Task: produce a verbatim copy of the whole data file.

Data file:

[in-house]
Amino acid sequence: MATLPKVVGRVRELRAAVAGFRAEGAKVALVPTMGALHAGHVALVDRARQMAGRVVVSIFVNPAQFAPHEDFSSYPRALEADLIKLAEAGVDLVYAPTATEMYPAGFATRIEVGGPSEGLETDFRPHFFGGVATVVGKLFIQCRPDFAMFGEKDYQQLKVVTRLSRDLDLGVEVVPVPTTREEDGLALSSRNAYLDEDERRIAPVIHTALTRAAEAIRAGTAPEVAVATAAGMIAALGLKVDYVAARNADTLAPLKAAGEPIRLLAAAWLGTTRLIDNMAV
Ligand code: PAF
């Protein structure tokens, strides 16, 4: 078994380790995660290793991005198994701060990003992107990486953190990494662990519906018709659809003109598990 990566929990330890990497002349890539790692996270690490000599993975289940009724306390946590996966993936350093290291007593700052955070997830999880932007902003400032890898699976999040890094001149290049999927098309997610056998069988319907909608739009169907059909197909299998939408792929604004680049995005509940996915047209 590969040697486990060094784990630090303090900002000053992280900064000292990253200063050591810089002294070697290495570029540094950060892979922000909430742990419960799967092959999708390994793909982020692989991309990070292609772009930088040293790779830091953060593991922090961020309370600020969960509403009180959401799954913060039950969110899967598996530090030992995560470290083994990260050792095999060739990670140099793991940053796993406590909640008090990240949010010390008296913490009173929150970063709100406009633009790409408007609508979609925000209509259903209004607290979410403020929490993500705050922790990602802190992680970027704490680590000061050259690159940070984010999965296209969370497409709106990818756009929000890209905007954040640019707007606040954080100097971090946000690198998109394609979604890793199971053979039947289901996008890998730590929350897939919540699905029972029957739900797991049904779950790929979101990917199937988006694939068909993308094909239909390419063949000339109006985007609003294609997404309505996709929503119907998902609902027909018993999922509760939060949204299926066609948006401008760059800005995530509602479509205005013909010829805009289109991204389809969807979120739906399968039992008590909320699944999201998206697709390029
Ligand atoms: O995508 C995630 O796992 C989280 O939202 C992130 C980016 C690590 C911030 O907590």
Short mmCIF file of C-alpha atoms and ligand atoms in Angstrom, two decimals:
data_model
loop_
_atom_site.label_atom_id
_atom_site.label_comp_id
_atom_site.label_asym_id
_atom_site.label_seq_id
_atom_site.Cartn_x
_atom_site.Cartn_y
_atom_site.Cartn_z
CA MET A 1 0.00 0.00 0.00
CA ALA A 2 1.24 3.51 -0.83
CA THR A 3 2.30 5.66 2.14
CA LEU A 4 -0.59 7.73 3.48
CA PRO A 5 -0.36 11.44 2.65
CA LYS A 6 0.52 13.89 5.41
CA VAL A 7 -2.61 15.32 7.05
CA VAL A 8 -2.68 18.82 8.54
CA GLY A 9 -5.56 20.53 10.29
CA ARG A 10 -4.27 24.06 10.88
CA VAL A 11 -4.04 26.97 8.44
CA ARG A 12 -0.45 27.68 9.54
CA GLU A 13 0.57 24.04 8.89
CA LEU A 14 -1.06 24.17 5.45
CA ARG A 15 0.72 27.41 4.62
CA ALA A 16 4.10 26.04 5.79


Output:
[in-house]
Amino acid sequence: MATLPKVVGRVRELRAAVAGFRAEGAKVALVPTMGALHAGHVALVDRARQMAGRVVVSIFVNPAQFAPHEDFSSYPRALEADLIKLAEAGVDLVYAPTATEMYPAGFATRIEVGGPSEGLETDFRPHFFGGVATVVGKLFIQCRPDFAMFGEKDYQQLKVVTRLSRDLDLGVEVVPVPTTREEDGLALSSRNAYLDEDERRIAPVIHTALTRAAEAIRAGTAPEVAVATAAGMIAALGLKVDYVAARNADTLAPLKAAGEPIRLLAAAWLGTTRLIDNMAV
Ligand code: PAF
């Protein structure tokens, strides 16, 4: 078994380790995660290793991005198994701060990003992107990486953190990494662990519906018709659809003109598990 990566929990330890990497002349890539790692996270690490000599993975289940009724306390946590996966993936350093290291007593700052955070997830999880932007902003400032890898699976999040890094001149290049999927098309997610056998069988319907909608739009169907059909197909299998939408792929604004680049995005509940996915047209 590969040697486990060094784990630090303090900002000053992280900064000292990253200063050591810089002294070697290495570029540094950060892979922000909430742990419960799967092959999708390994793909982020692989991309990070292609772009930088040293790779830091953060593991922090961020309370600020969960509403009180959401799954913060039950969110899967598996530090030992995560470290083994990260050792095999060739990670140099793991940053796993406590909640008090990240949010010390008296913490009173929150970063709100406009633009790409408007609508979609925000209509259903209004607290979410403020929490993500705050922790990602802190992680970027704490680590000061050259690159940070984010999965296209969370497409709106990818756009929000890209905007954040640019707007606040954080100097971090946000690198998109394609979604890793199971053979039947289901996008890998730590929350897939919540699905029972029957739900797991049904779950790929979101990917199937988006694939068909993308094909239909390419063949000339109006985007609003294609997404309505996709929503119907998902609902027909018993999922509760939060949204299926066609948006401008760059800005995530509602479509205005013909010829805009289109991204389809969807979120739906399968039992008590909320699944999201998206697709390029
Ligand atoms: O995508 C995630 O796992 C989280 O939202 C992130 C980016 C690590 C911030 O907590």
Short mmCIF file of C-alpha atoms and ligand atoms in Angstrom, two decimals:
data_model
loop_
_atom_site.label_atom_id
_atom_site.label_comp_id
_atom_site.label_asym_id
_atom_site.label_seq_id
_atom_site.Cartn_x
_atom_site.Cartn_y
_atom_site.Cartn_z
CA MET A 1 0.00 0.00 0.00
CA ALA A 2 1.24 3.51 -0.83
CA THR A 3 2.30 5.66 2.14
CA LEU A 4 -0.59 7.73 3.48
CA PRO A 5 -0.36 11.44 2.65
CA LYS A 6 0.52 13.89 5.41
CA VAL A 7 -2.61 15.32 7.05
CA VAL A 8 -2.68 18.82 8.54
CA GLY A 9 -5.56 20.53 10.29
CA ARG A 10 -4.27 24.06 10.88
CA VAL A 11 -4.04 26.97 8.44
CA ARG A 12 -0.45 27.68 9.54
CA GLU A 13 0.57 24.04 8.89
CA LEU A 14 -1.06 24.17 5.45
CA ARG A 15 0.72 27.41 4.62
CA ALA A 16 4.10 26.04 5.79